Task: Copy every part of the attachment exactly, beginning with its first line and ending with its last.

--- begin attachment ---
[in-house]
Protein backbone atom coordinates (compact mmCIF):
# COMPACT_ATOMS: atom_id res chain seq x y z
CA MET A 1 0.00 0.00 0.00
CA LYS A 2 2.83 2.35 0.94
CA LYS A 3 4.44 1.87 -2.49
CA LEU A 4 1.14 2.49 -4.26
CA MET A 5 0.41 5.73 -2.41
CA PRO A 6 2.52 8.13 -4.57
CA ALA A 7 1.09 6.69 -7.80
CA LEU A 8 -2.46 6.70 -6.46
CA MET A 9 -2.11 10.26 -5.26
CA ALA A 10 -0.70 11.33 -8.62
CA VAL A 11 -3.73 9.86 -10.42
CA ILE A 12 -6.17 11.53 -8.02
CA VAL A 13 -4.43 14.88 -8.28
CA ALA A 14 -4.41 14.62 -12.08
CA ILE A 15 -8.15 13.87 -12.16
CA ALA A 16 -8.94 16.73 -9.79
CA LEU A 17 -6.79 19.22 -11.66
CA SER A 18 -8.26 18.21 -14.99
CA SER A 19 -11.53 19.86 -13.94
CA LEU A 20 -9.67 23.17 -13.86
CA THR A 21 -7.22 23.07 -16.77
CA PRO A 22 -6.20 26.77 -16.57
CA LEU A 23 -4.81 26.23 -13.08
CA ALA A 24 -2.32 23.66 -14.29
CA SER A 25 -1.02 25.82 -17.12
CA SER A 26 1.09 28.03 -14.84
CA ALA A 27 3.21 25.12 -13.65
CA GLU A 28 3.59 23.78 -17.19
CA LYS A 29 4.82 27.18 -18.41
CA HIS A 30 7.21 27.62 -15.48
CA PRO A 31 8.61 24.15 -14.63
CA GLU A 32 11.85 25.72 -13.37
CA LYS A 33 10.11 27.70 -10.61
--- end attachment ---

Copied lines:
[in-house]
Protein backbone atom coordinates (compact mmCIF):
# COMPACT_ATOMS: atom_id res chain seq x y z
CA MET A 1 0.00 0.00 0.00
CA LYS A 2 2.83 2.35 0.94
CA LYS A 3 4.44 1.87 -2.49
CA LEU A 4 1.14 2.49 -4.26
CA MET A 5 0.41 5.73 -2.41
CA PRO A 6 2.52 8.13 -4.57
CA ALA A 7 1.09 6.69 -7.80
CA LEU A 8 -2.46 6.70 -6.46
CA MET A 9 -2.11 10.26 -5.26
CA ALA A 10 -0.70 11.33 -8.62
CA VAL A 11 -3.73 9.86 -10.42
CA ILE A 12 -6.17 11.53 -8.02
CA VAL A 13 -4.43 14.88 -8.28
CA ALA A 14 -4.41 14.62 -12.08
CA ILE A 15 -8.15 13.87 -12.16
CA ALA A 16 -8.94 16.73 -9.79
CA LEU A 17 -6.79 19.22 -11.66
CA SER A 18 -8.26 18.21 -14.99
CA SER A 19 -11.53 19.86 -13.94
CA LEU A 20 -9.67 23.17 -13.86
CA THR A 21 -7.22 23.07 -16.77
CA PRO A 22 -6.20 26.77 -16.57
CA LEU A 23 -4.81 26.23 -13.08
CA ALA A 24 -2.32 23.66 -14.29
CA SER A 25 -1.02 25.82 -17.12
CA SER A 26 1.09 28.03 -14.84
CA ALA A 27 3.21 25.12 -13.65
CA GLU A 28 3.59 23.78 -17.19
CA LYS A 29 4.82 27.18 -18.41
CA HIS A 30 7.21 27.62 -15.48
CA PRO A 31 8.61 24.15 -14.63
CA GLU A 32 11.85 25.72 -13.37
CA LYS A 33 10.11 27.70 -10.61